The report from Euronitor, a leading research organization commissioned from the British Council which gathered data from five target countries – Nigeria, Bangladesh, Pakistan, Cameroon and Rwanda ~ shows that the benefits of English are seen predominantly by urban elites, who have access to better standards of teaching mostly delivered through private education. It is felt that they are required to do much to bridge the gap between urban elites and the rural population. In Francophone Cameroon, the secondary school students have little interest in English. The case for English for development is a compelling one and efforts are on to convince students on this line.
English as a medium of instruction in schools is being advocated in Ethiopia to perceive the language in a positive light. As second and third generation Eritreans are born and brought up abroad, English plays an important role as the language of communication between the diaspora and their families still in Eritrea. The socio-economic background of children in Indonesia has a massive impact on their urge to learn English. Those from the aspirational middle class try their best to improve their English. Huge numbers of migrant workers from Indonesia go to Saudi Arabia, Kuwait, Hongkong and elsewhere and they frequently experience difficulties while they are abroad.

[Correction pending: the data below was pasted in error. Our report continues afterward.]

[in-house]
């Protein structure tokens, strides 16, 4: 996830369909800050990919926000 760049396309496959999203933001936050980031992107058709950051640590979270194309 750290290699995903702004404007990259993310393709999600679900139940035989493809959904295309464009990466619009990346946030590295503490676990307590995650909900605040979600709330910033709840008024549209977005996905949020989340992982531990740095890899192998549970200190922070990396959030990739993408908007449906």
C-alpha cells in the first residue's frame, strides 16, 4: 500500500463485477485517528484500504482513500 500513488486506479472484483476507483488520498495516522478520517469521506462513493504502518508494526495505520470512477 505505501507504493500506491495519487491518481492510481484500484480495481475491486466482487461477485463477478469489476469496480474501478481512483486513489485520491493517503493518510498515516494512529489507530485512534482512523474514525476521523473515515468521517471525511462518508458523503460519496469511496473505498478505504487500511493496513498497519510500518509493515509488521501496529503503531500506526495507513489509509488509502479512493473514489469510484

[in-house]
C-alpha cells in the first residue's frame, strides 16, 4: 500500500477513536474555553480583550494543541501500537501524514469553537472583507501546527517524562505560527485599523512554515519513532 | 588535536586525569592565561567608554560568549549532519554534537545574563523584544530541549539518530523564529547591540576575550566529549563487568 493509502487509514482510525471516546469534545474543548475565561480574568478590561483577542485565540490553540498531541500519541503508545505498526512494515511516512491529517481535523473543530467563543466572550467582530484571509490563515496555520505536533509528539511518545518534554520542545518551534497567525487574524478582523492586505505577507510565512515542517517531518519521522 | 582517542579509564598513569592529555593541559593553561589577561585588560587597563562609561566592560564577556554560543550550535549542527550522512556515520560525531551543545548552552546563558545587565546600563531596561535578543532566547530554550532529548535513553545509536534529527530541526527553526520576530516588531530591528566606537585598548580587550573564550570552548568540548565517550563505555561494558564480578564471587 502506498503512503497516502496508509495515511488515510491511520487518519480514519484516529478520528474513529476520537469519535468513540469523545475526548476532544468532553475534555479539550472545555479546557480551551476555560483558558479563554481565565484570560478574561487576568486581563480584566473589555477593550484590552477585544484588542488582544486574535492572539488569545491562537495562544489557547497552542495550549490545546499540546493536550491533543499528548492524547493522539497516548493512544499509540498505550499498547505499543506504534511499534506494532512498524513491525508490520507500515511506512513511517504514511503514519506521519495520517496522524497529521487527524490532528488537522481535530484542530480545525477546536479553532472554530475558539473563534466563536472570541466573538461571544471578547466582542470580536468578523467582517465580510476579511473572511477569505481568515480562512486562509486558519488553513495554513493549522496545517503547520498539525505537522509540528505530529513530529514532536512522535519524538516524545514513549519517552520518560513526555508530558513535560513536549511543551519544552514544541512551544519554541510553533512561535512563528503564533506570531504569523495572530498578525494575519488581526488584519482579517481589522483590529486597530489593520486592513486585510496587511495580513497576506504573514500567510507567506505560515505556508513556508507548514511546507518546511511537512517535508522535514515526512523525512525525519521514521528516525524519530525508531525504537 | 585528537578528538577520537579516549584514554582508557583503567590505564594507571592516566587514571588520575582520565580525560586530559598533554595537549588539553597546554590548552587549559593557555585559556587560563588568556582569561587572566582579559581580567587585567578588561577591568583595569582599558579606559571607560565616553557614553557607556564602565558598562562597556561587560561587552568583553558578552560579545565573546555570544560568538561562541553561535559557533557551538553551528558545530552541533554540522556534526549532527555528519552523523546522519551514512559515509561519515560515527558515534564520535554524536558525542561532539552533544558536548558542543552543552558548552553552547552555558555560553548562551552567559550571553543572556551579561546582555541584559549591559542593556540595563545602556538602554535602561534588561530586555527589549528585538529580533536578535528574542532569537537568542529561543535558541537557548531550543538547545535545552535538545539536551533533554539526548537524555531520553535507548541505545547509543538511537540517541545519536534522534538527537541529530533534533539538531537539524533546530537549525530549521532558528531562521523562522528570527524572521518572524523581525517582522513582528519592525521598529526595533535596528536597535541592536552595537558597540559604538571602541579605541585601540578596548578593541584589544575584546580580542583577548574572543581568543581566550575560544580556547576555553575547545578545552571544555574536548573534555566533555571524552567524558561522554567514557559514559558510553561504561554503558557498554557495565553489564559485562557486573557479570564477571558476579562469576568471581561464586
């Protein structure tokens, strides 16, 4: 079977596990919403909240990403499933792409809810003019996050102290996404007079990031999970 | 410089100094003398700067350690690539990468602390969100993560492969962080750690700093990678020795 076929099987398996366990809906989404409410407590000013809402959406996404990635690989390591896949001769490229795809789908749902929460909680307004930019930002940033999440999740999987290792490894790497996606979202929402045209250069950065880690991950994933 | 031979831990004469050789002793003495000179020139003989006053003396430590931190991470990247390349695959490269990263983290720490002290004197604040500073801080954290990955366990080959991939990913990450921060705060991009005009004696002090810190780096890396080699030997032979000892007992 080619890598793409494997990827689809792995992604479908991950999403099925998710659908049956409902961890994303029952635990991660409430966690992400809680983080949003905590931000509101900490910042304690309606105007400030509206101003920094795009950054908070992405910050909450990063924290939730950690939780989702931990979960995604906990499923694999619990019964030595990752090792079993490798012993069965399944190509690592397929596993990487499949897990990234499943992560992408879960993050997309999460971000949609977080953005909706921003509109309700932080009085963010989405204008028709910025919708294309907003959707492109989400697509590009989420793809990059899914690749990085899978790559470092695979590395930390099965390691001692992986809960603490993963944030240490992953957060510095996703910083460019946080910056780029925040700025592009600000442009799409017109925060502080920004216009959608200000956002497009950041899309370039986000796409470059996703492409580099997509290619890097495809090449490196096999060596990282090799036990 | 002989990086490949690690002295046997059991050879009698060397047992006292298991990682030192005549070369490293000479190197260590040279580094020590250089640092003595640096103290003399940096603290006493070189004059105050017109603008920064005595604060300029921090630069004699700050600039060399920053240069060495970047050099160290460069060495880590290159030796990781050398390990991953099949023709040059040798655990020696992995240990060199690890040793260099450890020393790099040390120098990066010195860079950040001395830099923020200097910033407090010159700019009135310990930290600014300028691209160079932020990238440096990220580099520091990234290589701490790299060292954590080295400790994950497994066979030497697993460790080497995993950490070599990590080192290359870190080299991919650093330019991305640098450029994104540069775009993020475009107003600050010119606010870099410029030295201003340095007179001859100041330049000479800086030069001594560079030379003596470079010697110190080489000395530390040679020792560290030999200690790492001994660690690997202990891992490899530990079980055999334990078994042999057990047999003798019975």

They generally have language training before leaving their country. English in Sri Lanka, after the end of the conflict in the North and East of the country, has a special role to play. Government troops did not speak Tamil; refugees did not speak Sinhalese; workers spoke neither of them. So, English became their language of communication. STEPS (Skill through English for Public Servants) began as a project which aimed at encouraging communication between civil servants and the public, NGOs, international humanitarian workers and the government, which not only teaches English but integrates this with the development of skills needed for regulations. In the Democratic Republic of Congo, there is a case for English language teaching as a component in a broader mother tongue-based education system.